Hawley Proposes $15 Minimum Wage for Billion-Dollar Corporations

February 26, 2021 Updated: February 28, 2021

Sen. Josh Hawley (R-Mo.) announced legislation on Feb. 27 that would force big companies to pay their workers a $15 minimum wage.

Hawley’s plan targets corporations with revenue of $1 billion or more, and comes amid a bitter fight on Capitol Hill about the inclusion of a federal minimum wage increase in the Democrats’ $1.9 trillion pandemic relief bill.

“For decades, the wages of everyday, working Americans have remained stagnate [sic] while monopoly corporations have consolidated industry after industry, securing record profits for CEOs and investment bankers,” Hawley said in a statement.

“Mega-corporations can afford to pay their workers $15 an hour, and it’s long past time they do so, but this should not come at the expense of small businesses already struggling to make it,” the Missouri Republican added.

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Sen. Josh Hawley (R-Mo.) at a Senate hearing on Capitol Hill in Washington on July 28, 2020. (Drew Angerer/Getty Images)

In a separate move, Hawley has proposed other legislation that would boost the wages of employees at smaller businesses. Called the Blue-Collar Bonus Tax Credit, the measure would give workers a tax credit that would effectively raise their per-hour wages 50 percent closer to the median wage—currently $16.50 per hour.

“Wages for blue-collar workers have been stagnant for decades. And government made the problem worse by shutting down the economy a year ago. It’s time we give blue-collar workers some respect and a pay raise,” Hawley said in a statement, in which he argued that the measure wouldn’t burden small businesses as the wage boost would be paid out by the IRS, which means it would encumber taxpayers more broadly.

Democrats’ efforts to boost the federal minimum wage to $15 an hour hit a stumbling block after the Senate’s nonpartisan rule arbiter indicated the wage increase couldn’t be included in the budget reconciliation process, which is how Democrats are seeking to advance the relief bill so as to pass it without having any Republican support.

Senate Parliamentarian Elizabeth MacDonough ruled Feb. 25 that the policy couldn’t be included under budget reconciliation, a process that allows the package to clear the Senate with a simple majority, rather than the typical 60-vote threshold.

So far, not a single Republican in either chamber had publicly said he or she would back the Democrats’ $1.9 trillion package, suggesting that President Joe Biden’s first major legislative initiative could face a wall of unanimous GOP opposition.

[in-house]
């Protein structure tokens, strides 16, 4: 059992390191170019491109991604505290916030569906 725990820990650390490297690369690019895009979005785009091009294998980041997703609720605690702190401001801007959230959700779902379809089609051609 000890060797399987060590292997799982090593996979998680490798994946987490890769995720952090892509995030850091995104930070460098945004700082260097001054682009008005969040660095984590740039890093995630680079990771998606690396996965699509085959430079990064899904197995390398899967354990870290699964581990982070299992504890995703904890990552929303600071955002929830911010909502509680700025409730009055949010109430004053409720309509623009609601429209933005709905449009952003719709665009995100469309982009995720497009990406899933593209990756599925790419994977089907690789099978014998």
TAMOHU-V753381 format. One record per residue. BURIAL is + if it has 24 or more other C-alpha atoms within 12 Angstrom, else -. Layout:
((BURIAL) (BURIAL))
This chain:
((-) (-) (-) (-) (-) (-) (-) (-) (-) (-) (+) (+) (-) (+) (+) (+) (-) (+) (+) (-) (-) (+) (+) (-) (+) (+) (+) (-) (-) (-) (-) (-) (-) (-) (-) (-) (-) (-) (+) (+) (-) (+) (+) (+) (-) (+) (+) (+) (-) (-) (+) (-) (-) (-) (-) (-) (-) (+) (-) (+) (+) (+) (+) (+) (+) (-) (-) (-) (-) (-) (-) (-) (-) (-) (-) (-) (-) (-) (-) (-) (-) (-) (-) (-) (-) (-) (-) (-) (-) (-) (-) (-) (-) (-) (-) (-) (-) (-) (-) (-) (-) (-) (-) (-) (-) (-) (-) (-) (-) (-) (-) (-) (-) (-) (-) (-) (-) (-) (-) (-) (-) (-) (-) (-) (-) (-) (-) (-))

Following MacDonough’s opinion, an alternative minimum wage boost proposal was floated by Senate Budget Committee Chairman Bernie Sanders (I-Vt.) and Senate Finance Committee Chairman Ron Wyden (D-Ore.).

“I strongly disagree with tonight’s decision by the Senate Parliamentarian,” Sanders said in a statement on Feb. 25. “In the coming days, I will be working with my colleagues in the Senate to move forward with an amendment to take tax deductions away from large, profitable corporations that don’t pay workers at least $15 an hour and to provide small businesses with the incentives they need to raise wages.”

Wyden, who is reportedly working closely with Sanders on the amendment, said Friday that the concept is for a 5 percent penalty on a big corporation’s total payroll if they pay their workers less than $15 an hour.

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Sen. Ron Wyden (D-Ore.) attends a Senate Finance Committee hearing in Washington on Feb. 23, 2021. (Greg Nash/Pool via Reuters)

Democrats included the minimum wage hike in the relief package despite Republican objections on grounds that it has little to do with combating the pandemic and that the matter should be taken up as part of a standalone legislative effort.

While Democrats could still pursue a minimum wage boost in free-standing legislation or attach it to other legislation, they would still face the challenge of garnering 60 Senate votes, a hurdle that has upended Democratic attempts to boost the minimum wage for over a decade.

Economists have for years hotly debated the issue of raising the minimum wage, with advocates arguing that rising salaries will boost purchasing power and the added spending will lift the economy, while opponents argue it will hurt businesses and lead to higher unemployment.

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